Controversial play on Gaza returning to London stage

"It takes a lot of the subtext as gospel rather than as one side of a complicated story."

Press image of the controversial play. (photo credit: THE YOUNG VIC)
Press image of the controversial play.
(photo credit: THE YOUNG VIC)
Next month, the Young Vic theater will bring a familiar – but hotly contested – play back to the stage.
The London theater house will be staging My Name is Rachel Corrie, the purported tale of a young American activist killed in Gaza in 2003. The play was created by the late actor Alan Rickman and journalist Katharine Viner, who is now the editor-in-chief of The Guardian.
The play premiered in London in 2006 and has been staged more than a dozen times around the globe – even in Israel – but never without controversy.
Corrie, a 23-year-old American university student, traveled to the Gaza Strip as an activist and protester.
The play – and Corrie’s family and fellow activists – contends that the IDF intentionally ran over Corrie with a bulldozer while she was protesting home demolitions in Rafah, in the southern Gaza Strip. But the IDF – and several Israeli courts – said Corrie was killed accidentally when she was crushed by debris during a military operation in a closed military zone. IDF officers testified that activists in the area ignored multiple orders to leave, and the bulldozer operator could not see Corrie from his position.
From the play’s first premiere, it has had Jewish and Israeli groups notably upset. Its return to the stage in London this fall is no exception.
“The play is extremely one-sided and heavily biased,” said Arieh Miller, the executive director of the Zionist Federation in the UK. “It takes a lot of the subtext as gospel rather than as one side of a complicated story.”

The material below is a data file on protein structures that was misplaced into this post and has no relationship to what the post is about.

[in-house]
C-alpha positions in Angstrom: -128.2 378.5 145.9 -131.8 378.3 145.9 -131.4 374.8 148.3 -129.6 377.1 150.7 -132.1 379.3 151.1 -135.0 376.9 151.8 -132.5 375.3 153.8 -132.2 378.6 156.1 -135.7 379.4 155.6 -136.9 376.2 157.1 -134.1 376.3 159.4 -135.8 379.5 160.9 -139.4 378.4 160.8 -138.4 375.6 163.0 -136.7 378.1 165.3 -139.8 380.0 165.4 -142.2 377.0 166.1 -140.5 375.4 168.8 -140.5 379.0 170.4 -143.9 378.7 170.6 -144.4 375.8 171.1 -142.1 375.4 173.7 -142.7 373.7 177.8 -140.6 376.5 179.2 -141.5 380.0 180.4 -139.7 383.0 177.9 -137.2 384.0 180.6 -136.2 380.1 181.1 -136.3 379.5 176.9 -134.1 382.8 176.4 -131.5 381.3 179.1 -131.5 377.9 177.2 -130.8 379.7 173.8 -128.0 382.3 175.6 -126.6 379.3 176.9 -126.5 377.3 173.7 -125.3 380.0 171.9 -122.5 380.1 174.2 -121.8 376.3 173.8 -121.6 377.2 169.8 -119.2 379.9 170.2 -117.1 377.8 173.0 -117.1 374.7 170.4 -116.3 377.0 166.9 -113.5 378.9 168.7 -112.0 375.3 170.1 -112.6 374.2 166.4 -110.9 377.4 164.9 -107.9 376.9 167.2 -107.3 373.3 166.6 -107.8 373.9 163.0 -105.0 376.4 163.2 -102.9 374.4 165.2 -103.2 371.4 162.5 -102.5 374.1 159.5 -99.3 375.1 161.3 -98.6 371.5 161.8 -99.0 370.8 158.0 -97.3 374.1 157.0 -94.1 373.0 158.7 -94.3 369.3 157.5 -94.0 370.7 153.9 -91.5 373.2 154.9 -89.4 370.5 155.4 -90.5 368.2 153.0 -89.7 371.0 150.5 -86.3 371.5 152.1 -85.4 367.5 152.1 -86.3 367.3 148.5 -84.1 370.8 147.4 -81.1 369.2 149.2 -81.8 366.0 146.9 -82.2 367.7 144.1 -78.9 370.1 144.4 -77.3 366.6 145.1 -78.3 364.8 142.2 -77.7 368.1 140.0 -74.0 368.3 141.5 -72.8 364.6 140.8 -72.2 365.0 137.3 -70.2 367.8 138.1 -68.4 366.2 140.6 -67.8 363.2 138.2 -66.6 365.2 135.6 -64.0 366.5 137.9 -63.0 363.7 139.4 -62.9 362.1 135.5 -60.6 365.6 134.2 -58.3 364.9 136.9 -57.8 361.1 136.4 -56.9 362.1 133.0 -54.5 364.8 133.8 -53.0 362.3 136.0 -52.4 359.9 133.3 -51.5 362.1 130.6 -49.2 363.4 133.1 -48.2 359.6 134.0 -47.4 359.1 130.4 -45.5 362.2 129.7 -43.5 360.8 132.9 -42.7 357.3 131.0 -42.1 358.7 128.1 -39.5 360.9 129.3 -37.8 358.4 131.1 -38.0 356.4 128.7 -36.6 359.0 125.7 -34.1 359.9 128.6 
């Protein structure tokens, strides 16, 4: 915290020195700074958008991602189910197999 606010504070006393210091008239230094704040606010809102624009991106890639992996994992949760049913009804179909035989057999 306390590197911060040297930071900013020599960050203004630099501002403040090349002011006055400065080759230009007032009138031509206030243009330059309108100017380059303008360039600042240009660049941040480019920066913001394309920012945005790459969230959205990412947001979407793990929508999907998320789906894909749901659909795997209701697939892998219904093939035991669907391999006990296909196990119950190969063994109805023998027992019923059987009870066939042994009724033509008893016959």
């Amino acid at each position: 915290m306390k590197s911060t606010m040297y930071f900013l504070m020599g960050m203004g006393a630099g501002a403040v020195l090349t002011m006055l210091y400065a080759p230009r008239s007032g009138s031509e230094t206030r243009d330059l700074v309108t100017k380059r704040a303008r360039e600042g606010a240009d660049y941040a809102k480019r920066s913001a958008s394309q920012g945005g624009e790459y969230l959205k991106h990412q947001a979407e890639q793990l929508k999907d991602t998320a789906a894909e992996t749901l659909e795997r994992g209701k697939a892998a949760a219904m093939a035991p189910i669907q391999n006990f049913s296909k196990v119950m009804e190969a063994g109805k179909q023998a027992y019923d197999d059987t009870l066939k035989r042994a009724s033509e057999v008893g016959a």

Miller said grassroots activists approached the Zionist Federation “to ask if we would support their campaigns against the play being shown.” The ZF is weighing what steps it can take before the play premieres on September 29.
The Young Vic theater declined to comment for this article. In released remarks, the theater’s artistic director, David Lan, said the “now famous account of one young woman’s opposition to the plight of the Palestinians is, sadly, as topical as ever.”
In an article in the Jewish Chronicle on Monday, Daniel Sugarman wrote that Lan will be stepping down next year after 17 years of “trying to advance an anti-Israel narrative in UK theater.”
The Israel Embassy in London declined to comment on the play’s staging.
But Yiftah Curiel, the outgoing spokesman of the embassy, wrote a blog post last week for the UK’s Jewish News Online calling the play emblematic of much of British media coverage of Israel.
“No matter that this account is a fabrication; no matter that Israel’s District and Supreme Courts rejected this story based on the testimony of independent experts – including those representing the Corrie family – and the IDF’s own original radio recordings of the incident,” he wrote. “The irony is that the Guardian’s coverage of Israel... bears a striking resemblance to this fictional description exemplified in the play produced by its now-editor: an emotional, subjective reading of reality, in which Israel is not merely in the wrong, but exceptionally and irredeemably evil.”